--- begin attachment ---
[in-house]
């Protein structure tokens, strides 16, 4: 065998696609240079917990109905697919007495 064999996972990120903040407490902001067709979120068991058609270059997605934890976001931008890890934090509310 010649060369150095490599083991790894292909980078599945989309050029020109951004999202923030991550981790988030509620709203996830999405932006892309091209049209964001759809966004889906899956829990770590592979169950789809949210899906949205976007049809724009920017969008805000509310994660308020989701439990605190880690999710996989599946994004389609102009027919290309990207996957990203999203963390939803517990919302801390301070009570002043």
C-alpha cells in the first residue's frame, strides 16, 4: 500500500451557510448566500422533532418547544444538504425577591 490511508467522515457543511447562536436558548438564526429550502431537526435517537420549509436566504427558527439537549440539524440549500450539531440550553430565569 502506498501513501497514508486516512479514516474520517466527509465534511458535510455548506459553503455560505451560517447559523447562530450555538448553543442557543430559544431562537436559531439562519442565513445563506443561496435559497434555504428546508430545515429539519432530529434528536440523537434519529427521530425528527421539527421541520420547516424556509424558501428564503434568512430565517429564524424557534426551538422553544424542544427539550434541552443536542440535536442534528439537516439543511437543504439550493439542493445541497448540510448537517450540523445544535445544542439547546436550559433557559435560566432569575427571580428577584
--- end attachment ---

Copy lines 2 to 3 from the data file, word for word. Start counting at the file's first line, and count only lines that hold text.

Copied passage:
């Protein structure tokens, strides 16, 4: 065998696609240079917990109905697919007495 064999996972990120903040407490902001067709979120068991058609270059997605934890976001931008890890934090509310 010649060369150095490599083991790894292909980078599945989309050029020109951004999202923030991550981790988030509620709203996830999405932006892309091209049209964001759809966004889906899956829990770590592979169950789809949210899906949205976007049809724009920017969008805000509310994660308020989701439990605190880690999710996989599946994004389609102009027919290309990207996957990203999203963390939803517990919302801390301070009570002043």
C-alpha cells in the first residue's frame, strides 16, 4: 500500500451557510448566500422533532418547544444538504425577591 490511508467522515457543511447562536436558548438564526429550502431537526435517537420549509436566504427558527439537549440539524440549500450539531440550553430565569 502506498501513501497514508486516512479514516474520517466527509465534511458535510455548506459553503455560505451560517447559523447562530450555538448553543442557543430559544431562537436559531439562519442565513445563506443561496435559497434555504428546508430545515429539519432530529434528536440523537434519529427521530425528527421539527421541520420547516424556509424558501428564503434568512430565517429564524424557534426551538422553544424542544427539550434541552443536542440535536442534528439537516439543511437543504439550493439542493445541497448540510448537517450540523445544535445544542439547546436550559433557559435560566432569575427571580428577584